Dr. Diana Atwine, the Permanent Secretary Ministry of Health has emphasized the need for early screening for diseases like cervical cancer and Hepatitis B to facilitate early diagnosis and treatment as well as vaccination against the same.
Atwine noted that these diseases are very costly to treat, (if at all they can be treated) yet they can be prevented.
Vaccination against the Human papillomavirus (HPV), she said, was put in place to safeguard women and girls against cervical cancer but “unfortunately, many girls of 10 to 13 years are still not vaccinated.”
She further noted that Cancer of the cervix is one of the leading causes of death among women, “yet we can prevent it. But you find that even when the vaccines are there, our girls of age 10 up to 13 are still not immunised. These are children who are likely to get cancer, especially if they have multiple partners.”
“It is a matter of testing and if you are negative, you get immunised with the 3 doses and you are sorted. But now we are seeing a number of people with Hepatitis B rising and more liver cancers seconded to Hepatitis B. When it gets to cancer, it is too late, much can’t be done,” Atwine said.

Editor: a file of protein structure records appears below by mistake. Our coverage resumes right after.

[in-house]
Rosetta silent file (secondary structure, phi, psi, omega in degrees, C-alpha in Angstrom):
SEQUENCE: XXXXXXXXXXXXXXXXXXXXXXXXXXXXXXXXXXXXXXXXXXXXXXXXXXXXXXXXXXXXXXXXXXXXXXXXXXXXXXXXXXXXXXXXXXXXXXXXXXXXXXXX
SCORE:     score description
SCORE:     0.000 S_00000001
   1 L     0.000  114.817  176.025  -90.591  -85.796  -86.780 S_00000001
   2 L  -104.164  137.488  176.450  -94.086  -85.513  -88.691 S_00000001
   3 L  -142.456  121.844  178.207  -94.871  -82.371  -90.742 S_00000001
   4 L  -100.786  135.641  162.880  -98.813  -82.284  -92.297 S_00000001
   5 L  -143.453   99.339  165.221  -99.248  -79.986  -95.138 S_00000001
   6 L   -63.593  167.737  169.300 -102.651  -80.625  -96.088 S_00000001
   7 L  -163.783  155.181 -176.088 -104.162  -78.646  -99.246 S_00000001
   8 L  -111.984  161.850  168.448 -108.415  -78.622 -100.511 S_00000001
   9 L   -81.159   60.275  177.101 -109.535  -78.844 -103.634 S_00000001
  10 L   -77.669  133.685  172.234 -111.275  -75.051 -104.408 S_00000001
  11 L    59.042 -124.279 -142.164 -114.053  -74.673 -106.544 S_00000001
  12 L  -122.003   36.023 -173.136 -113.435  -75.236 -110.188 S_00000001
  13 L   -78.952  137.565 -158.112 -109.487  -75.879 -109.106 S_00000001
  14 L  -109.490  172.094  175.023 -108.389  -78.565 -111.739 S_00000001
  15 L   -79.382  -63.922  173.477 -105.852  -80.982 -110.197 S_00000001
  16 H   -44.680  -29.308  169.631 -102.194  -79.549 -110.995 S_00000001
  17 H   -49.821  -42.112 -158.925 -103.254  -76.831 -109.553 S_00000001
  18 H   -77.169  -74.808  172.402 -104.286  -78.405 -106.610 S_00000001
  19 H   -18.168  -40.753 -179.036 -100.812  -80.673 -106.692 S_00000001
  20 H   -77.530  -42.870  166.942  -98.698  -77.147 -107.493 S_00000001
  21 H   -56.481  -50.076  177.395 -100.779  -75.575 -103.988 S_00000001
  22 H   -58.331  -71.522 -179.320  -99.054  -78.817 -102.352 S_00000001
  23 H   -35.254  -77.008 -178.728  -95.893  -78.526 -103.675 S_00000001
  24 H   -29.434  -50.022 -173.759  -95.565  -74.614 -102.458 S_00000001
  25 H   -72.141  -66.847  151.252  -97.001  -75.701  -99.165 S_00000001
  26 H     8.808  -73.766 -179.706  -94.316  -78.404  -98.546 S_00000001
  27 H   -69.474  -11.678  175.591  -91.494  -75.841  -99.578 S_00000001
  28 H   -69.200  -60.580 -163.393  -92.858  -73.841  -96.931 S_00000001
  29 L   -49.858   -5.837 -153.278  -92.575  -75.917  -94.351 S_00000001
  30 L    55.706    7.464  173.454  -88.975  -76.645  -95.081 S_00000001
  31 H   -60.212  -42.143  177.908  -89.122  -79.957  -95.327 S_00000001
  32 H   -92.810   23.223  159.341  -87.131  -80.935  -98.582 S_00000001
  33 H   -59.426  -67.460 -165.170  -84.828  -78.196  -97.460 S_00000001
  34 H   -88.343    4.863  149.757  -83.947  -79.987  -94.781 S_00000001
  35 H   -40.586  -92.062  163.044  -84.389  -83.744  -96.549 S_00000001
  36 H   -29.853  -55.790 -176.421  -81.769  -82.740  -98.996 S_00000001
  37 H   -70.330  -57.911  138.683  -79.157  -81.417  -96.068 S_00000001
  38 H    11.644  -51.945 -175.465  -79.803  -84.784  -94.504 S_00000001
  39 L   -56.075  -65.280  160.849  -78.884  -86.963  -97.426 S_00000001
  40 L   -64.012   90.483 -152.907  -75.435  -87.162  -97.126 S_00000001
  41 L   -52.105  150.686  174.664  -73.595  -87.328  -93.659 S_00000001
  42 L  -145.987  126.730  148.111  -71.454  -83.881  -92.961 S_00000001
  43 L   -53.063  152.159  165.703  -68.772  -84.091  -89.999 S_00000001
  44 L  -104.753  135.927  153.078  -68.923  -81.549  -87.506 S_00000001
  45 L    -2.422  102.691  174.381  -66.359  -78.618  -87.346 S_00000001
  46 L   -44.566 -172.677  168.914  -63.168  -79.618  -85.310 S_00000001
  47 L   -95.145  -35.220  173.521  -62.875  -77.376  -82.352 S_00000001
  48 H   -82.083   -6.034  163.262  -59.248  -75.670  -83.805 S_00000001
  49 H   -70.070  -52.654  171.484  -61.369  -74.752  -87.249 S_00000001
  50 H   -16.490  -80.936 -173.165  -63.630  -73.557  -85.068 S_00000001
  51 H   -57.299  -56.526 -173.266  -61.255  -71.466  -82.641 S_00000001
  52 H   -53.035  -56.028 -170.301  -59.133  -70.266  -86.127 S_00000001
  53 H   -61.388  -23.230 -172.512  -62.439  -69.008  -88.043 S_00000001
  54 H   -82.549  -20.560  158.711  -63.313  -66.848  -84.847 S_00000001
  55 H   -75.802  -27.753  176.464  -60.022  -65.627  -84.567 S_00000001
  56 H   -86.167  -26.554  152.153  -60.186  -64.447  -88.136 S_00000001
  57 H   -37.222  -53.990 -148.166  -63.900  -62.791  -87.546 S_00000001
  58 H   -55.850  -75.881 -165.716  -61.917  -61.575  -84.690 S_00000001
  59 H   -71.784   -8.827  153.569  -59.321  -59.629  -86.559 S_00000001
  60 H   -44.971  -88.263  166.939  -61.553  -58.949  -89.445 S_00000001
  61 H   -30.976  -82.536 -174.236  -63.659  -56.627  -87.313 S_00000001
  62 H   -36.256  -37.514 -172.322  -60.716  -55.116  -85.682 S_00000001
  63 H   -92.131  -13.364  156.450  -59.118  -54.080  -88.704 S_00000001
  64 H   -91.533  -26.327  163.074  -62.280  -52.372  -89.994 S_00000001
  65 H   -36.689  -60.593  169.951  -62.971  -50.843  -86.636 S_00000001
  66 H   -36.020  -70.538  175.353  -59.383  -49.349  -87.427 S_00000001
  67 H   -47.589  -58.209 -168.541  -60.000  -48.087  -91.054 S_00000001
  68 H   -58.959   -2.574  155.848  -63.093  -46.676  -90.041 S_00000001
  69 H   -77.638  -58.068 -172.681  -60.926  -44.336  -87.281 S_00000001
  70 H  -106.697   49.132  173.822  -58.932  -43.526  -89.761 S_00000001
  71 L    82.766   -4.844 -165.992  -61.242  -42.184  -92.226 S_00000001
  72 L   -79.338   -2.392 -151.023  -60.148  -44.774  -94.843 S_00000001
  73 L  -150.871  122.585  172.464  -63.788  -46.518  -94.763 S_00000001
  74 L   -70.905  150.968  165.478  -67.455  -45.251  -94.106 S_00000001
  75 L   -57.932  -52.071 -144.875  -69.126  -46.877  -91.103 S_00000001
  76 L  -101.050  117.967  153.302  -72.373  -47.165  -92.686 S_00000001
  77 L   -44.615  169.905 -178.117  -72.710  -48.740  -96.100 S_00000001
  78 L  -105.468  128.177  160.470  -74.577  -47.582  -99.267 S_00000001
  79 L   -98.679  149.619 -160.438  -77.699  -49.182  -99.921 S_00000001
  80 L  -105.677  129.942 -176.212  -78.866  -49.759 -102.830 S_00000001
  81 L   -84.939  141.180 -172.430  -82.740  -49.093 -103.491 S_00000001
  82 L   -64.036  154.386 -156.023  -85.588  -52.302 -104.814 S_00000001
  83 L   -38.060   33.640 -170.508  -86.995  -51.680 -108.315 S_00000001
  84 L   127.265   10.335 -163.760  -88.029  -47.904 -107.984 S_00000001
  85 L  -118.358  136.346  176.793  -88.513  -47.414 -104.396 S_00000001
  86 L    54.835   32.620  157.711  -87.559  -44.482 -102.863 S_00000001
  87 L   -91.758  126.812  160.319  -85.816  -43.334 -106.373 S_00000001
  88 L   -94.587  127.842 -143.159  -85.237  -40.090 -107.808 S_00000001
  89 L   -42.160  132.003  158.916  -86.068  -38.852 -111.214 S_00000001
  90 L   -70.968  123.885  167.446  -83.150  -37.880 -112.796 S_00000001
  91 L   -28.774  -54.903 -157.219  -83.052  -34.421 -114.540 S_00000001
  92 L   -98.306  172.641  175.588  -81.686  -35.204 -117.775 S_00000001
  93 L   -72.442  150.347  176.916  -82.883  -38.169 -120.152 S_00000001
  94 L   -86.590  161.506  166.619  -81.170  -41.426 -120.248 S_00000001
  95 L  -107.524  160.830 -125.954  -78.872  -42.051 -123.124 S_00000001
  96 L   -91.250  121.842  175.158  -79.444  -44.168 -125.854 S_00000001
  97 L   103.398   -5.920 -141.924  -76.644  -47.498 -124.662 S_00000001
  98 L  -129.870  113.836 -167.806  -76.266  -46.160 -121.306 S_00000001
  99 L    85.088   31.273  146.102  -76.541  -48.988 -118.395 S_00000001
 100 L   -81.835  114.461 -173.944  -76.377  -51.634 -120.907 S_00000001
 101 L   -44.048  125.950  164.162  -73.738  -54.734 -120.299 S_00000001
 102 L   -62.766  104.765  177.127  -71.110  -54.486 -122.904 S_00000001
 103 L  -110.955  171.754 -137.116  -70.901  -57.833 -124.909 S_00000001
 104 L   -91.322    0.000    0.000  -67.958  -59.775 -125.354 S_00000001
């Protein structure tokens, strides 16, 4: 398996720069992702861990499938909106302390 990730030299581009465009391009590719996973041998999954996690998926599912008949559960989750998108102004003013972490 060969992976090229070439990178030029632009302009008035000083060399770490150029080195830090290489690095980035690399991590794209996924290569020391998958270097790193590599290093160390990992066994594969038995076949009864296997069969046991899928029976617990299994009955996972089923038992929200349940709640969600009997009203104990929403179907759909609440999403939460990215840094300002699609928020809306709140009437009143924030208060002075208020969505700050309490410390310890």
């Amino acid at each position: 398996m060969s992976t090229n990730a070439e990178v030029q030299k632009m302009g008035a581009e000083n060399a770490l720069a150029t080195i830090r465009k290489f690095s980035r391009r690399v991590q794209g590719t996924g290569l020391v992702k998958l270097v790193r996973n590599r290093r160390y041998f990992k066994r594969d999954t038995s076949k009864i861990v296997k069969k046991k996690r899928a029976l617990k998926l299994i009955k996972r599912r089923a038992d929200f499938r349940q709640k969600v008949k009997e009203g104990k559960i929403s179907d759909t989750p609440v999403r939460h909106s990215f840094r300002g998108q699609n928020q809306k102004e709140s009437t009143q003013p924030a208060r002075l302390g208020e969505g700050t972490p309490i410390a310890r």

She highlighted the cycle of how the money spent on treating preventable diseases can instead be utilised to reinforce existing healthcare services and for individual development.
“We must reduce unnecessary expenses on diseases that we can prevent. We must invest in high technology medical interventions so that we attract resources. We must also invest in our human resource, doctors so that we have more cardiologists, neuro surgeons and all high end specialists,” Atwine warned.
However, she noted, this can only be done if money is saved on all diseases that can be prevented and in turn invested wisely, strategically and efficiently so that the Country and the population are empowered to develop.